Can We Trust Alek Manoah: Ryan’s Reflections

by Ryan Kirksey
Alec Burleson Takes Over St. Louis

On Sunday afternoon, Alek Manoah had his second straight amazing start for the Toronto Blue Jays. He completely shut down the Tampa Bay Rays over seven innings. He allowed just one hit and one walk with seven strikeouts. That makes back-to-back seven-inning, seven-strikeout games for Manoah. While he allowed three runs in his previous start, none were earned. These performances force us to ask the question: Can we trust Alek Manoah again? After the disastrous 2023 season, is he worthy of sticking in our fantasy lineups again?

Manoah's 2022 season and 2023 season could not have been more different. In his first full season as a starter, Manoah had a 2.24 ERA and 16 wins over 196 innings in 2022. In 2023, he imploded. His ERA ballooned to 5.87, he walked more than six batters per nine innings, and he spent a long time in the minor leagues trying to fix what was wrong with his delivery. It was a completely lost season and many thought it would continue when he gave up six earned runs and four walks in his first start of 2024 (on May 5th).

However, something has clicked in the two starts since then, and the question that's left for fantasy managers to answer is, can we be comfortable with Manoah in our lineups long-term? Will the real Alek Manoah please stand up?

Can We Trust Alek Manoah?

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As might be expected anytime a pitcher struggles as much as Manoah did in 2023, it wasn't just one thing that doomed his season. But if there was a proverbial "biggest piece of the pie," it was his velocity. His four-seam fastball, sinker, and slider were all down at least one mile per hour from 2022. That may not sound like a lot, but when your fast ball lives in the 94-mph range, that one tick can make a big difference.

This season, Manoah's three primary pitches are all right back where they were in 2022. The sinker and changeup have actually gained some velocity from his 2022 season. As this chart from Fangraphs displays, all of his primary pitches are trending up in velocity from last season.

But, it's not just how fast his pitches are this year. It's also which pitches Manoah is throwing. After throwing his four-seam fastball (a mediocre pitch) well over 30% of the time in 2021-2022, he is now at just 27% for 2024. He has ramped up usage of the slider and sinker as a result. Baseball Savant shows just how he has mixed up his pitch usage over the years.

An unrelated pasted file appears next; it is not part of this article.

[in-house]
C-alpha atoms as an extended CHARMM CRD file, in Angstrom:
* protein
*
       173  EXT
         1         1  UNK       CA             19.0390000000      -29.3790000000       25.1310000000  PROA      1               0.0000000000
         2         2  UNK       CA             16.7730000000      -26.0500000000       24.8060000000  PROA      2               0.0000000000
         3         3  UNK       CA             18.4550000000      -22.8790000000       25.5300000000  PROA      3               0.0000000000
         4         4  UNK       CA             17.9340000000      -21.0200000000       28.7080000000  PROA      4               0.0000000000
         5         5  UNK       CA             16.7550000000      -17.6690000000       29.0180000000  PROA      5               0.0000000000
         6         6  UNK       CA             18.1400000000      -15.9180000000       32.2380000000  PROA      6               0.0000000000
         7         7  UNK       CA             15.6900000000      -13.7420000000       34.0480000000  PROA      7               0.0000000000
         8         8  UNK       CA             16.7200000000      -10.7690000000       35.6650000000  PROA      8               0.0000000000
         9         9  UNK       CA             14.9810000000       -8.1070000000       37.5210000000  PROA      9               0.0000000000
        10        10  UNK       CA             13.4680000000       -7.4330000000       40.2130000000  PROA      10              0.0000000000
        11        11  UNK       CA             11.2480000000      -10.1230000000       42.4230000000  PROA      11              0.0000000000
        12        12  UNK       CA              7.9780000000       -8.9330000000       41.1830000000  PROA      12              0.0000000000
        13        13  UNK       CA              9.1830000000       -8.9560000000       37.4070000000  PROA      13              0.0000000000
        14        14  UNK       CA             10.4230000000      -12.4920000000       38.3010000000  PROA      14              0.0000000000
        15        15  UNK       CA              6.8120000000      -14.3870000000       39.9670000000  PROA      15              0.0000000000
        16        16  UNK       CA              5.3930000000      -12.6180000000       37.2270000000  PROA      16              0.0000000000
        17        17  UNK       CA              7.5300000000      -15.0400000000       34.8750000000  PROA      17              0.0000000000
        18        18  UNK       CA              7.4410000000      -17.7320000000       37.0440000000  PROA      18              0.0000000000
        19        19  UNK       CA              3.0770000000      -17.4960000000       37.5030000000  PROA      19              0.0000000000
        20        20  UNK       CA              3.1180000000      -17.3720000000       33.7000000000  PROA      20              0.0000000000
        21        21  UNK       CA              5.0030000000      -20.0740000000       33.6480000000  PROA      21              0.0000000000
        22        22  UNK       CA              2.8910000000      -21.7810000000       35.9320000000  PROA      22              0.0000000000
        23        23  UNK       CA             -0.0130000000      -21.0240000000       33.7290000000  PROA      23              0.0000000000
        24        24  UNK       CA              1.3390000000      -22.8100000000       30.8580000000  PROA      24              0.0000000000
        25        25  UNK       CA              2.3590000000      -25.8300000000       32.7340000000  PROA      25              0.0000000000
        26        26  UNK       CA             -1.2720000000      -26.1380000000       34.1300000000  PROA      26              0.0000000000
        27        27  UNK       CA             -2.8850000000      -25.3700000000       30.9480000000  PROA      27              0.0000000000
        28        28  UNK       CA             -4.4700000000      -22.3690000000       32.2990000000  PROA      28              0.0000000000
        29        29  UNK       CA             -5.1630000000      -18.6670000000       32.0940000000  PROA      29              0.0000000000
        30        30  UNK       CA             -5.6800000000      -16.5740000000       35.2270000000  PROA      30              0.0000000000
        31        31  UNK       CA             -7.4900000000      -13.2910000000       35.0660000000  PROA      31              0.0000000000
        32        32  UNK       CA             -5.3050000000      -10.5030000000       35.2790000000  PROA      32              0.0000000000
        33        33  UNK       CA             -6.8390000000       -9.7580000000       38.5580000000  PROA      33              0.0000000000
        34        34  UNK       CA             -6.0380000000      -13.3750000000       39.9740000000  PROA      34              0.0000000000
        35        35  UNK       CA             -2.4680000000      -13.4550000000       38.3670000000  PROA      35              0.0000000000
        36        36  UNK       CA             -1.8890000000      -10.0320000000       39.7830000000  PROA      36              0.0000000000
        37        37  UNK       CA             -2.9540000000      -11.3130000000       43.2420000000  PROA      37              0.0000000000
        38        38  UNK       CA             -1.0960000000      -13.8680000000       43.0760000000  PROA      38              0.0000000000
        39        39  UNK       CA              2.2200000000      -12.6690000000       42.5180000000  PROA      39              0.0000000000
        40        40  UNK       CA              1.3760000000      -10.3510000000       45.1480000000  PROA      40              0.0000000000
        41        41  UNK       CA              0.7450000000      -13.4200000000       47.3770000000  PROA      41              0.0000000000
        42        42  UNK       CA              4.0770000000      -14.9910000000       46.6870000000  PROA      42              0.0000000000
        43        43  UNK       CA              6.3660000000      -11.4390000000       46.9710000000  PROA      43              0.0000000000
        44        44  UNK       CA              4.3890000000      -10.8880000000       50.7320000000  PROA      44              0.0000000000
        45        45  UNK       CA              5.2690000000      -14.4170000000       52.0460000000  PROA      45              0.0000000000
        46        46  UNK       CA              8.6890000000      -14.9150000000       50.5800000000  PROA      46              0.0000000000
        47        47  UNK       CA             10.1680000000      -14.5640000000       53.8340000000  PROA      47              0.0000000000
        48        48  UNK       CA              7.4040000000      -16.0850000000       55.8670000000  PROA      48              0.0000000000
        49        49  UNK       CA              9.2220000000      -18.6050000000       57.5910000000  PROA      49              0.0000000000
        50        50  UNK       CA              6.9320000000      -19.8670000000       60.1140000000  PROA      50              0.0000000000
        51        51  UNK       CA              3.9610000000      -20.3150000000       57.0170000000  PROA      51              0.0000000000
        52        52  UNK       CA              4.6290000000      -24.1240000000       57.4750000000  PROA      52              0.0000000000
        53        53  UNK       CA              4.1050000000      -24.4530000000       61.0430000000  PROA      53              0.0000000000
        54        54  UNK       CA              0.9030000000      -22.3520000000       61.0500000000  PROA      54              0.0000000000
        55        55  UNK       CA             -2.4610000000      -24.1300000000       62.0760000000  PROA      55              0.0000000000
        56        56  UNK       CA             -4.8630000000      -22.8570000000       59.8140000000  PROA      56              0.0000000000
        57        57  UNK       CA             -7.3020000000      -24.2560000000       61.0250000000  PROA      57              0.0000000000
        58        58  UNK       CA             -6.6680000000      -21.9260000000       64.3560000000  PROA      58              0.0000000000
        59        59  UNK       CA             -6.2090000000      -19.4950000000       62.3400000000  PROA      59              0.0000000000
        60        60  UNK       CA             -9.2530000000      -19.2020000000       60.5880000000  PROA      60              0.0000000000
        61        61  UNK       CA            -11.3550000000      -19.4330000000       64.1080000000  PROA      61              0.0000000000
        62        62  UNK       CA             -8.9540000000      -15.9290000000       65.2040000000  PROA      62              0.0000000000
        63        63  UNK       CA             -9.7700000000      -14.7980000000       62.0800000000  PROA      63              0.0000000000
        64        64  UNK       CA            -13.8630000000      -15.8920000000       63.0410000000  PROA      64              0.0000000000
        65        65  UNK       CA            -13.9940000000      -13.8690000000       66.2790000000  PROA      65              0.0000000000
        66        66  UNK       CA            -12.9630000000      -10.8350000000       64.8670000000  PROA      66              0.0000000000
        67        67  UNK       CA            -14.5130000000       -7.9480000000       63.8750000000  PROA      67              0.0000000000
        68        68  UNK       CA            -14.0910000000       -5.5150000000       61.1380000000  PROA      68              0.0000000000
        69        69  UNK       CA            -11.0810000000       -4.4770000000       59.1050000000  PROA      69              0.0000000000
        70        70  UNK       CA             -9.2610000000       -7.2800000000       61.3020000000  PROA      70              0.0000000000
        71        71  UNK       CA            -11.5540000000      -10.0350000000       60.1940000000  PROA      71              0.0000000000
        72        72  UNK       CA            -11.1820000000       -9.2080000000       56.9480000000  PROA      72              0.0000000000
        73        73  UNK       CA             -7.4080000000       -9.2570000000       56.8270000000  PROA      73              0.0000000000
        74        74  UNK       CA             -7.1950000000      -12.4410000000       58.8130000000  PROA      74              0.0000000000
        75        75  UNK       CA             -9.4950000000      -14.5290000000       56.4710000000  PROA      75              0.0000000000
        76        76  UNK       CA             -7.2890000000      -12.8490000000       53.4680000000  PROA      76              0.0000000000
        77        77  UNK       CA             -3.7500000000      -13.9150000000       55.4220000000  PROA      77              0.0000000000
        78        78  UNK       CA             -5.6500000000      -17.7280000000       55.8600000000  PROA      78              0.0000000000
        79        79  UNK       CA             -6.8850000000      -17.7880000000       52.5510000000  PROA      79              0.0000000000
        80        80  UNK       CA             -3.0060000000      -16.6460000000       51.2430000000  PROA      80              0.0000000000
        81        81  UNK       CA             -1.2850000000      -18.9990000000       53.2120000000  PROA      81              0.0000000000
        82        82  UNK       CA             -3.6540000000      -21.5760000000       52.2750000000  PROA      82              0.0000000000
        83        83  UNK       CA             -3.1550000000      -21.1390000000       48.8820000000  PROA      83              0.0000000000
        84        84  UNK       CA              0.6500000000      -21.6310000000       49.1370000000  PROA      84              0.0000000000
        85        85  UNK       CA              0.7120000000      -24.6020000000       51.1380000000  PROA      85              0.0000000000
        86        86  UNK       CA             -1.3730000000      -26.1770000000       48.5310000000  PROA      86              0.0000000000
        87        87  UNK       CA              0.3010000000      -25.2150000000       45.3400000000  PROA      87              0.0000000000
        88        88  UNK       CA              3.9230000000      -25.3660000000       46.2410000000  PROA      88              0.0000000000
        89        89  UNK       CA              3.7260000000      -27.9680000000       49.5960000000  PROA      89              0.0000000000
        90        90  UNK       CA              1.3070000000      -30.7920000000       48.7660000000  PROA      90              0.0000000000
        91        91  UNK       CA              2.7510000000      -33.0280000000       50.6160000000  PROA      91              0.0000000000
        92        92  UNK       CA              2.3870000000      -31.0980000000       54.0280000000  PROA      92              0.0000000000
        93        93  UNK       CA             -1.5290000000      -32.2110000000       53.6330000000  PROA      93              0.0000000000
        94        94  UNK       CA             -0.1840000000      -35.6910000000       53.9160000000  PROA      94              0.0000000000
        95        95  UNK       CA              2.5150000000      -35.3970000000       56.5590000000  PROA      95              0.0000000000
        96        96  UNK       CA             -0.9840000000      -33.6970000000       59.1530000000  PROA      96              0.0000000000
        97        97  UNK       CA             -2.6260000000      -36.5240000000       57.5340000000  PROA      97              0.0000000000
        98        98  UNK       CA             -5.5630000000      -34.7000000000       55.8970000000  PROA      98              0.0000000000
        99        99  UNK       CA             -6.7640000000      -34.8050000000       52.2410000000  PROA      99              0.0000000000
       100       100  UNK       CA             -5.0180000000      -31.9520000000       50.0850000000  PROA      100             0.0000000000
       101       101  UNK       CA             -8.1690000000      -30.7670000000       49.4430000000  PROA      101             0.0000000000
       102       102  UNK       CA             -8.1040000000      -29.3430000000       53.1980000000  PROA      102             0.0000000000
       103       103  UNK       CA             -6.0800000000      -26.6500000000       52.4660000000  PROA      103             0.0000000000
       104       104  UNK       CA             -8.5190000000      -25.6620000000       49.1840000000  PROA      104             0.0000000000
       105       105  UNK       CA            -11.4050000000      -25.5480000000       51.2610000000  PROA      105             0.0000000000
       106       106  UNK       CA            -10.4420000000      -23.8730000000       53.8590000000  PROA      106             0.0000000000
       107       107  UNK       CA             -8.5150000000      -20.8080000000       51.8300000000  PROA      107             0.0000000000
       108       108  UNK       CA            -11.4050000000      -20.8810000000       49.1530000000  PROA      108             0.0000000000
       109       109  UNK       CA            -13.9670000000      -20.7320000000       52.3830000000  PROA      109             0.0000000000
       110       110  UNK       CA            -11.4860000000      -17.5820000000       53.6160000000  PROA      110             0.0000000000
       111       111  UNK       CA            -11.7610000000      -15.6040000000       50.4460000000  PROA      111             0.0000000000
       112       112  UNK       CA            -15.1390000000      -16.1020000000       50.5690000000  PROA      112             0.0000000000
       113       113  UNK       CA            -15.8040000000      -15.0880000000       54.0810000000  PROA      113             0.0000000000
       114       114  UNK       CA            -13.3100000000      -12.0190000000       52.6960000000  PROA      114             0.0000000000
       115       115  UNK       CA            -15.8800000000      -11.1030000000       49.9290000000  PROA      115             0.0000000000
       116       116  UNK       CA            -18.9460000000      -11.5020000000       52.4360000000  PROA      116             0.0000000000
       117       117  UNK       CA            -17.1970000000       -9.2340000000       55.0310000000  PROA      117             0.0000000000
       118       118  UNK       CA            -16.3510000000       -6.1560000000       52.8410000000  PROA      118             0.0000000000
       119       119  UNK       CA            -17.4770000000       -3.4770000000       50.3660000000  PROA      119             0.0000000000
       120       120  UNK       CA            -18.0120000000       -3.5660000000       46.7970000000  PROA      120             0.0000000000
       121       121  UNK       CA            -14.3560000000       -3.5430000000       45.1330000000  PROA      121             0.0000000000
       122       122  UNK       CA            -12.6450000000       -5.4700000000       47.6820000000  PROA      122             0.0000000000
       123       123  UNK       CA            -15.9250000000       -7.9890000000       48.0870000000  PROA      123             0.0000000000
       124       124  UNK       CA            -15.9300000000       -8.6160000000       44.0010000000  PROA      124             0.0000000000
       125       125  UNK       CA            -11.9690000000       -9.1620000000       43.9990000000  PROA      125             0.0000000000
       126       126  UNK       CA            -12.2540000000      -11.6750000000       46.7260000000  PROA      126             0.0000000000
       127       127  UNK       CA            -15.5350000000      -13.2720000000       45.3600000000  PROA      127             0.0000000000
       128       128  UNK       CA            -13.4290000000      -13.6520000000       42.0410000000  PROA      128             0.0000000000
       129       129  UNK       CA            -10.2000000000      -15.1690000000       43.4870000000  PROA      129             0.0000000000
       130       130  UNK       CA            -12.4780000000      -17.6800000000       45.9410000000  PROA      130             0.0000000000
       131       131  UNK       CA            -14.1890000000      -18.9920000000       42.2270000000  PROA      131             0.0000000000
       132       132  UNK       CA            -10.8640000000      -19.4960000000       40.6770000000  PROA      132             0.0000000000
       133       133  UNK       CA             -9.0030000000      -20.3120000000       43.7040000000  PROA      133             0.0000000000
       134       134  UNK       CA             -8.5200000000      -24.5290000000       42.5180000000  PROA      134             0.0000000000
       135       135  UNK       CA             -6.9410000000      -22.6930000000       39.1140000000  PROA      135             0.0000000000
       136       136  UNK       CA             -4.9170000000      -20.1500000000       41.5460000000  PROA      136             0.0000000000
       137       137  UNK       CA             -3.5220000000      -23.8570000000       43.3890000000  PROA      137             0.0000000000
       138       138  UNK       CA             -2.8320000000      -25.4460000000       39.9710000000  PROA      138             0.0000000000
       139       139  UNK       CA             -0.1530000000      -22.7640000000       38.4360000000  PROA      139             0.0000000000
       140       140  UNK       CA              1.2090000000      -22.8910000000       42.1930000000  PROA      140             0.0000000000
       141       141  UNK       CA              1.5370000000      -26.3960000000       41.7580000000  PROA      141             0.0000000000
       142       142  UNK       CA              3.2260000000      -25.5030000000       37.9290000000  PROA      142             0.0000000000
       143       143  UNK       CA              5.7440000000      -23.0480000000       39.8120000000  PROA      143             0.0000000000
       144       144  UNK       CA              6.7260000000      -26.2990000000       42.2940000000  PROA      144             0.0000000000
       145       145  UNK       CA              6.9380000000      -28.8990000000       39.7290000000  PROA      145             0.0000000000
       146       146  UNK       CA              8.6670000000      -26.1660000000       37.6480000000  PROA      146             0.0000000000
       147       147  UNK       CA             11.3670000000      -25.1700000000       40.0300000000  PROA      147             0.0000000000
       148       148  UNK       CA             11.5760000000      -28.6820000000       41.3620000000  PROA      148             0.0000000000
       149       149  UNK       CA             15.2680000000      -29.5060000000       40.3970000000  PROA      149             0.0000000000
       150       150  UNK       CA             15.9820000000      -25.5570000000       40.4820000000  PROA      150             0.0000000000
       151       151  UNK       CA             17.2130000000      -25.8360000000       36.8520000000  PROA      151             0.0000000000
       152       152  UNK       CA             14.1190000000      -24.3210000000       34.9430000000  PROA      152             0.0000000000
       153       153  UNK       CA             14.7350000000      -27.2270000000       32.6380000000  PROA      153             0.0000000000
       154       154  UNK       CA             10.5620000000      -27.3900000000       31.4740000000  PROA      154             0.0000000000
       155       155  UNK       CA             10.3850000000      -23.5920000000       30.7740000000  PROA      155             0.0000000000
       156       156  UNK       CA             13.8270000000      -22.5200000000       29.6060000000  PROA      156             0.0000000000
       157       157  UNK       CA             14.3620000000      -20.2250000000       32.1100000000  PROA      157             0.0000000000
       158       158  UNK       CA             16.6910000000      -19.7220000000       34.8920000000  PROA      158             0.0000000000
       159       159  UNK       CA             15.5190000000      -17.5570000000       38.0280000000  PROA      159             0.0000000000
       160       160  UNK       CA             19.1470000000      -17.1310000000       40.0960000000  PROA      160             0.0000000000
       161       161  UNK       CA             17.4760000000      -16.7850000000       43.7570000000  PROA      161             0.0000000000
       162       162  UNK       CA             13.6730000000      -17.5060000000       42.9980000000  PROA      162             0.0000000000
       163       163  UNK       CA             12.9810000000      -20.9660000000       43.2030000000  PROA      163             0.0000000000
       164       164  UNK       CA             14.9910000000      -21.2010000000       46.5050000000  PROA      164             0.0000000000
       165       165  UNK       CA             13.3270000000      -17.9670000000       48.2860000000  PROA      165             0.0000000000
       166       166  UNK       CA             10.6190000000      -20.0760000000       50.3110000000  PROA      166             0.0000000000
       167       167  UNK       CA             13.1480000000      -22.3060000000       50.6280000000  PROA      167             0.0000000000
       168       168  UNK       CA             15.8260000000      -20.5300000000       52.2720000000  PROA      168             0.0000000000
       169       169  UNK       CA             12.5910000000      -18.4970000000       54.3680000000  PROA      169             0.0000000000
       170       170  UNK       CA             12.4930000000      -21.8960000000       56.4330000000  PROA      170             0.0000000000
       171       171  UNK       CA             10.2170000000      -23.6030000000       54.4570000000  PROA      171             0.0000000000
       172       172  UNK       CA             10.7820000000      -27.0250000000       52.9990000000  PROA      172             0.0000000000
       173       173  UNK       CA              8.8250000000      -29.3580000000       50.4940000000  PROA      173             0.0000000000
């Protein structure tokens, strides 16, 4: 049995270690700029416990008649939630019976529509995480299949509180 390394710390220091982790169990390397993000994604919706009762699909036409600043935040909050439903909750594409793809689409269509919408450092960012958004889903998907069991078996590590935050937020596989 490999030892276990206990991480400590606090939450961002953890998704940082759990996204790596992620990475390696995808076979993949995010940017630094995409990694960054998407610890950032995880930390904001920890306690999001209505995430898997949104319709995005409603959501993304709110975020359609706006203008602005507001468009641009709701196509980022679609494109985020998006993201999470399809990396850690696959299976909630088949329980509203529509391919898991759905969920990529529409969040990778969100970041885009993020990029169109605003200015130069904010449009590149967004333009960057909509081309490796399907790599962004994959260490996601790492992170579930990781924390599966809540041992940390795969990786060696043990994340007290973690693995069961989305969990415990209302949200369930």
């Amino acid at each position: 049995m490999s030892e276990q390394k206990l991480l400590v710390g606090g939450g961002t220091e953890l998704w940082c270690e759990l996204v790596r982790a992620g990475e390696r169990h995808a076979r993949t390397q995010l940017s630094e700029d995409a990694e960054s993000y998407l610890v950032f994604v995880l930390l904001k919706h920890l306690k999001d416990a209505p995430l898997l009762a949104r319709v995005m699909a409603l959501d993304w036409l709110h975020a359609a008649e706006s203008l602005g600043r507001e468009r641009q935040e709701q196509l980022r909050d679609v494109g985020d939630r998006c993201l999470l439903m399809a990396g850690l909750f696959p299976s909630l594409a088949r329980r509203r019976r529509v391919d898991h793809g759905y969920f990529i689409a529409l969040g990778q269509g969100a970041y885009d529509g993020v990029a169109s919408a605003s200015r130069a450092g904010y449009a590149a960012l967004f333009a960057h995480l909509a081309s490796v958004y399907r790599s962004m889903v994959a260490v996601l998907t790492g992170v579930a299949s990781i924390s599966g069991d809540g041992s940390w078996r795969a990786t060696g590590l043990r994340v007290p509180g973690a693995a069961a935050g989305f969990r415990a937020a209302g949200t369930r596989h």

The sinker and slider are especially devastating when they are on for Manoah. They essentially look the same and are located the same when leaving Manoah's hand (see two pitch location charts below). But there is a 12-mph difference between the two pitches. A batter guessing wrong on which pitch he is getting can look foolish with that kind of velocity difference.

Manoah mixing up his off-speed stuff and relying less on the fastball has produced tremendous results. It's keep hitters off balance, and bumped up his strikeouts to more than one per inning. His walks have been cut by more than 50%. His hard-hit rate this year (36%) is down more than eight percentage points from 2023 (44.4%). Add all of those parts of the recipe together and Manoah has been able to cook up something very special so far in 2024.

What to Expect From Alex Manoah the Rest of 2024?

With the haunting memories of 2023 lingering in the back of our minds, it's hard to definitively know what to think about Manoah. However, there has been a real change in his velocity and his pitch mix. Will that lead to more outings like his last two? Time will tell, but he seems to finally be putting it back together. The 2023 season was a lost one for Manoah, and he was basically undrafted in standard leagues.

Manoah was drafted 403rd overall in NFBC leagues this past offseason. That means even if Manoah gives us average starting pitcher performances the rest of the way, he pays off that draft position with ease. I'm cautiously buying in after seeing an improved pitch mix and increased velocity. But the things I'm watching more carefully are 1) his velocity, 2) his walk rate, and 3) his hard contact rate allowed.

Is it possible Manoah's extended time away from the Blue Jays fixed his woes? Certainly. If it doesn't cost too much of my free agent budget, I'm willing to find out if this is for real.

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